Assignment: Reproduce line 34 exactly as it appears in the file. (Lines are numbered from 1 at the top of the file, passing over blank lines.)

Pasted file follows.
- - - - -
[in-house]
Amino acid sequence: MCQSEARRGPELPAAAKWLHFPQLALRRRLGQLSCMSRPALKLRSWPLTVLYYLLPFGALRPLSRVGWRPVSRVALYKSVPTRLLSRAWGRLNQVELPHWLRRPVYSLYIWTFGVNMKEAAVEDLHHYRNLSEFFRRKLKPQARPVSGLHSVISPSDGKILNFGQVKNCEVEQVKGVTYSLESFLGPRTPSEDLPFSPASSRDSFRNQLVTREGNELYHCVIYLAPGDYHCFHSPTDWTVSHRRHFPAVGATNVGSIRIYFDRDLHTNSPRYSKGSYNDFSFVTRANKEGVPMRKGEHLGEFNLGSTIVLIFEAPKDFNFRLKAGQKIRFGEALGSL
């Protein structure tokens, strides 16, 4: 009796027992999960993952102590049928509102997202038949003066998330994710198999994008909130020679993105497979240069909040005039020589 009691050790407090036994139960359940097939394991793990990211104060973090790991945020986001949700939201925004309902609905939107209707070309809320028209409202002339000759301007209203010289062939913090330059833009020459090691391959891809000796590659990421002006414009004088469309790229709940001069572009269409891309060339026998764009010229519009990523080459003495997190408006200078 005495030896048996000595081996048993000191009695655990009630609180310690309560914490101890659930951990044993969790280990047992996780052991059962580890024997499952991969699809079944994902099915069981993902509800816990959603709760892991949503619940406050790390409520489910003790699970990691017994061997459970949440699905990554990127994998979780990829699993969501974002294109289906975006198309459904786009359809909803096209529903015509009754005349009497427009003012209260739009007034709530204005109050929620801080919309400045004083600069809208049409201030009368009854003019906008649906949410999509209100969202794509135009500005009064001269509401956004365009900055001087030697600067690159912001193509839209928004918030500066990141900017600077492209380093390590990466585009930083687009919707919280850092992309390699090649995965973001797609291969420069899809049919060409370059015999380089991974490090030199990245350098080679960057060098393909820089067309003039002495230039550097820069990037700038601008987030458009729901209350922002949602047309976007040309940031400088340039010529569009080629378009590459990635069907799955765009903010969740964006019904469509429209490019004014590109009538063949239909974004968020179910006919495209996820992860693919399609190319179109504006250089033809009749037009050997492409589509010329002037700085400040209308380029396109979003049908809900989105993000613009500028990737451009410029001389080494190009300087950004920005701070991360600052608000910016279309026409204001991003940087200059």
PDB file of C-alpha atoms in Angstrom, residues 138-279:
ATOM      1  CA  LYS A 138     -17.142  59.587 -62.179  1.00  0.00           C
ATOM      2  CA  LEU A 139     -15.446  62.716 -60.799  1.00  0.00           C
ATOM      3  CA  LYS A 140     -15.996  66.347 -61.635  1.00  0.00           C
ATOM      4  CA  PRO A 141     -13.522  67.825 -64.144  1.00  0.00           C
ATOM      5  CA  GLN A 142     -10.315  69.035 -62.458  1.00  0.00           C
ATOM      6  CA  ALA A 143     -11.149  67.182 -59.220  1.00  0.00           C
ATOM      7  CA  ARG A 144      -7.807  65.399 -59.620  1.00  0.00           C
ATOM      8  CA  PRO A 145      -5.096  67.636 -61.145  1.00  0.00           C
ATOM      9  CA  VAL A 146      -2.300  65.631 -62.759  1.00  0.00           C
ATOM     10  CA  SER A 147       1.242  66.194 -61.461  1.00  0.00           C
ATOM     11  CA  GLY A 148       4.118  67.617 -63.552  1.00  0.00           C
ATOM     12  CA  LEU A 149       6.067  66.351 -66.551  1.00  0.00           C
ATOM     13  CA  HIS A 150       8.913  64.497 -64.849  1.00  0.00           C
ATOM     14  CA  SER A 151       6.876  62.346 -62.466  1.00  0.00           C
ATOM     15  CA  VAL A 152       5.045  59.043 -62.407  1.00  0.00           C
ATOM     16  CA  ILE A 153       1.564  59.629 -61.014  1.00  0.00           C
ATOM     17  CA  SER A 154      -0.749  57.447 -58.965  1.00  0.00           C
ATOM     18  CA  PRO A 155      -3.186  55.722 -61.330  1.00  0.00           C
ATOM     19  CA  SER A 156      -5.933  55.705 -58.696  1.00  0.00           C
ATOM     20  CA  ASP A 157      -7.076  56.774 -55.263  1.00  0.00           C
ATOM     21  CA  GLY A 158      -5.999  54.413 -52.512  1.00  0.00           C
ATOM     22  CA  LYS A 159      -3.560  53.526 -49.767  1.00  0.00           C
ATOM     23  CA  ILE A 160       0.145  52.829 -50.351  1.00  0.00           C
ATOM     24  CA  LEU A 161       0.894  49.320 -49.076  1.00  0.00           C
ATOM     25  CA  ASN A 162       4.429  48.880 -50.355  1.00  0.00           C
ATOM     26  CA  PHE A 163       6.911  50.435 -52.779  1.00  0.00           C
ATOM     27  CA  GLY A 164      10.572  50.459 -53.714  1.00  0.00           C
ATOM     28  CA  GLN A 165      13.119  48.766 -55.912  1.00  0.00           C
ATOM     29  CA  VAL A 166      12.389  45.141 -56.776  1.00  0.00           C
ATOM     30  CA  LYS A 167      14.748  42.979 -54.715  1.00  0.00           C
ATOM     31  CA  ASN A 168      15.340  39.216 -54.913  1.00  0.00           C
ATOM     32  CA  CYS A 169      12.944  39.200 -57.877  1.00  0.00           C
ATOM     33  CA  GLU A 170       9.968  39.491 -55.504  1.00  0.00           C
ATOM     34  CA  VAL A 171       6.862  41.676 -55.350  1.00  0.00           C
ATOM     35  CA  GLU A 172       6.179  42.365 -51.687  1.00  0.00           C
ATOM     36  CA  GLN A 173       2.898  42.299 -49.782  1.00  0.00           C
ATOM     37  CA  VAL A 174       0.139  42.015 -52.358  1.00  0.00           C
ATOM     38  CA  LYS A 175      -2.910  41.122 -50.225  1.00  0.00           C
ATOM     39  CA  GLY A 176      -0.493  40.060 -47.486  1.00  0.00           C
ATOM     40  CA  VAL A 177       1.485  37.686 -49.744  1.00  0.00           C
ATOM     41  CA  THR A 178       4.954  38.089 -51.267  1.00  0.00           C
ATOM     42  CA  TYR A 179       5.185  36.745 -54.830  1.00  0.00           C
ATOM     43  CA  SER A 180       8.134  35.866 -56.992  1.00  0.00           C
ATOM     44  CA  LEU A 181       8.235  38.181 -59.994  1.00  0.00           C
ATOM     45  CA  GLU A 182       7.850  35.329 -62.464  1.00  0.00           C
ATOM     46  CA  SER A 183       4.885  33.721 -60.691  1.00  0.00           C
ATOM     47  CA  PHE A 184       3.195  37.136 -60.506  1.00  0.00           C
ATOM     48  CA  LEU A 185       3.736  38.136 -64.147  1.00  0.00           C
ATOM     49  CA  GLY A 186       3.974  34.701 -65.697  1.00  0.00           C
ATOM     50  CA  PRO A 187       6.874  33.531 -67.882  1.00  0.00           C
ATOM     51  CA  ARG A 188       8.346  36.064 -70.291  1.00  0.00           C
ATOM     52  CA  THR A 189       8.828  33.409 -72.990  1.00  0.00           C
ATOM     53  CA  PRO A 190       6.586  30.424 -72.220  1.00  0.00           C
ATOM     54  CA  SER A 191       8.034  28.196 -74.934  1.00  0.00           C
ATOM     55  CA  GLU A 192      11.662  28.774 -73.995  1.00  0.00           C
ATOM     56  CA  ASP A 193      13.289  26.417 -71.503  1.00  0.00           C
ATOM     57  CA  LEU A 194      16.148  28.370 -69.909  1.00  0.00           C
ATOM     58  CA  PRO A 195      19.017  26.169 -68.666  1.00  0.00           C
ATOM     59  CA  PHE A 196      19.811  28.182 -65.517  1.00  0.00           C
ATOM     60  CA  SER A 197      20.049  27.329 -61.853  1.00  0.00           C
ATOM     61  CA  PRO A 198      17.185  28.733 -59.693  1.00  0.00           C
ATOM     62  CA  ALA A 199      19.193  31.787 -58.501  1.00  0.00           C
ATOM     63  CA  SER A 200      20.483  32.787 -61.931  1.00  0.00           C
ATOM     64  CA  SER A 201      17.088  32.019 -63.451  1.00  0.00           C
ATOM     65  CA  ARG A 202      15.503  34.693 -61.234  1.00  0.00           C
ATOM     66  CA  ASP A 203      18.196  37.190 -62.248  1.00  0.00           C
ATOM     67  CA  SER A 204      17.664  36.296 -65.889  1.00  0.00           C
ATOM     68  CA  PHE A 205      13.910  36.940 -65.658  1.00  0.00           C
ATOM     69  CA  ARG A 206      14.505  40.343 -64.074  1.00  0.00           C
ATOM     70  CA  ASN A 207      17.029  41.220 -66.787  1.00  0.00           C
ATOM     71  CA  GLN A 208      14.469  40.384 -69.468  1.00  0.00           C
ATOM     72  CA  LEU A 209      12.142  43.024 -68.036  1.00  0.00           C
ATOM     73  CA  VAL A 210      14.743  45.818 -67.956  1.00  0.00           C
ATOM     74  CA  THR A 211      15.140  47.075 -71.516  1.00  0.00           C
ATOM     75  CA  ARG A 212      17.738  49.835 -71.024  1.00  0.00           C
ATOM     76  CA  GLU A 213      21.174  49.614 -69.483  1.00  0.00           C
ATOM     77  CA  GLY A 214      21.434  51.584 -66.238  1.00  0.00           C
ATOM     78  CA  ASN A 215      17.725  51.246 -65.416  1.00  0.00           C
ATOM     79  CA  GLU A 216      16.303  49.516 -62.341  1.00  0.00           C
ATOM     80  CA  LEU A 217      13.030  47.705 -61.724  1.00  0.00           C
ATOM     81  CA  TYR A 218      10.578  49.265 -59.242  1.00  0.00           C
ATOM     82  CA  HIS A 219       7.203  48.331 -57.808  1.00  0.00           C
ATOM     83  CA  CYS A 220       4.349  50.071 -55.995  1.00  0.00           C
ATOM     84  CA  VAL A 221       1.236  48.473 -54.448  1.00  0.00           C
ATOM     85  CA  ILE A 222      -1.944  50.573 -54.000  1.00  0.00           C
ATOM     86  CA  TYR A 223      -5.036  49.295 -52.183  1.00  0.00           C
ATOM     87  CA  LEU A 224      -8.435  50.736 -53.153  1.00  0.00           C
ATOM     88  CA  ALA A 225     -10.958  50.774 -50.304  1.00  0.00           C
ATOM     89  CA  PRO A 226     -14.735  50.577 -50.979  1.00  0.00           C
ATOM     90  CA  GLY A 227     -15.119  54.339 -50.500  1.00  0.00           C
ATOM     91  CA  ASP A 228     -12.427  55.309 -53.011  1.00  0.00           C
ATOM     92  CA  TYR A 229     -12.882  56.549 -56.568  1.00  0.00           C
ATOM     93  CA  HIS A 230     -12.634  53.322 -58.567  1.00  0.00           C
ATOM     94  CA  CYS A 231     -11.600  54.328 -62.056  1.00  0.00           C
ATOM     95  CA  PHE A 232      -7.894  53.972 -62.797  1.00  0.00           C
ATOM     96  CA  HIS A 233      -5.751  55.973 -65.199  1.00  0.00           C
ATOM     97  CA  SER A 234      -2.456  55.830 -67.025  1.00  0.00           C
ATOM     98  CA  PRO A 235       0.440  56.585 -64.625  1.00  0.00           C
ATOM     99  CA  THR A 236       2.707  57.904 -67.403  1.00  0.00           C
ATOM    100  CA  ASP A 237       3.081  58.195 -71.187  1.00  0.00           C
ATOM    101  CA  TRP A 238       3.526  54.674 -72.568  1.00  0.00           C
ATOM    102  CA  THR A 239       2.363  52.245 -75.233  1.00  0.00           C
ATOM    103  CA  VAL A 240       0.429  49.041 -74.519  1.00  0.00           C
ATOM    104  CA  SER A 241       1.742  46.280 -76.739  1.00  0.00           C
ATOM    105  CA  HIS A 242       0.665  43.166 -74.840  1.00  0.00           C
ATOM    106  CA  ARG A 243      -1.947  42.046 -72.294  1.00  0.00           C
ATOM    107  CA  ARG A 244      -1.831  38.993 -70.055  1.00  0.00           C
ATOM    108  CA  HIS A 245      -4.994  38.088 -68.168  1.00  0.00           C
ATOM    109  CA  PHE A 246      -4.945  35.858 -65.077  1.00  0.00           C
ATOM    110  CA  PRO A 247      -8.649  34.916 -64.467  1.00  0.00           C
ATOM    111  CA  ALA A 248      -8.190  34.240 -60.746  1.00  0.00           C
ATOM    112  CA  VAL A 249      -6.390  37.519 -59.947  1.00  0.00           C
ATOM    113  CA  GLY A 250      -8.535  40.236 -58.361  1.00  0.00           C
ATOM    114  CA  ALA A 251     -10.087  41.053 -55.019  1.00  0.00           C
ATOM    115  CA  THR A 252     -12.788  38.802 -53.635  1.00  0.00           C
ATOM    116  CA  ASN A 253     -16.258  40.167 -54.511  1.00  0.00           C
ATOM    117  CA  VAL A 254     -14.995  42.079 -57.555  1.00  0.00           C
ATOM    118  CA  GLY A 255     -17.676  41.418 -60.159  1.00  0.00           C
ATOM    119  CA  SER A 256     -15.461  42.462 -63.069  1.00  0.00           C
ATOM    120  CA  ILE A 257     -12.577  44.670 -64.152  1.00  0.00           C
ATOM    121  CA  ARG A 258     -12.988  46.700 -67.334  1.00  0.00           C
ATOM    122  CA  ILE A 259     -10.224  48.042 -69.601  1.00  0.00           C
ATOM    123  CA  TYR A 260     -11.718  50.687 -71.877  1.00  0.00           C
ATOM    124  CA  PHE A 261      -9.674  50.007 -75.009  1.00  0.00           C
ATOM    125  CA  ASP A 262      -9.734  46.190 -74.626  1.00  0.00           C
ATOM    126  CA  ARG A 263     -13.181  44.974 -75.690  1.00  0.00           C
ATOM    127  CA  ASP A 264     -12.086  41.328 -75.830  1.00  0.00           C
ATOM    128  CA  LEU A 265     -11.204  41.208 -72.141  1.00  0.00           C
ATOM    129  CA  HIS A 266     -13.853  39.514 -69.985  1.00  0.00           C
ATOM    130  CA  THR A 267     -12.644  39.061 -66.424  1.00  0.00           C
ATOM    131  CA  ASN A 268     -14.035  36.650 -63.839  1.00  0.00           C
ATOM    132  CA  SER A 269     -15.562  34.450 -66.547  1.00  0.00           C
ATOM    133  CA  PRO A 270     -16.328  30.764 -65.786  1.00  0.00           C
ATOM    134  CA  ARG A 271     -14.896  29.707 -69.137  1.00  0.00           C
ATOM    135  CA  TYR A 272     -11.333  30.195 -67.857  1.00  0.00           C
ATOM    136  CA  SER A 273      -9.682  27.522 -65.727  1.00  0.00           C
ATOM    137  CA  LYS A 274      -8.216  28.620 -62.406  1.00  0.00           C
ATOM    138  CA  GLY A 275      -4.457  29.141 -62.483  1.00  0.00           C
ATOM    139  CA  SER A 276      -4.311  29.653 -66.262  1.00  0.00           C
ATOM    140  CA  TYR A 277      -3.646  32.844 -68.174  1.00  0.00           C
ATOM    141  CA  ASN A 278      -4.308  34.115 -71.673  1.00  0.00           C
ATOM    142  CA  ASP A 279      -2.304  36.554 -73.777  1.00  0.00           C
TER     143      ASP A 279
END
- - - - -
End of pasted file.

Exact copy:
ATOM     30  CA  LYS A 167      14.748  42.979 -54.715  1.00  0.00           C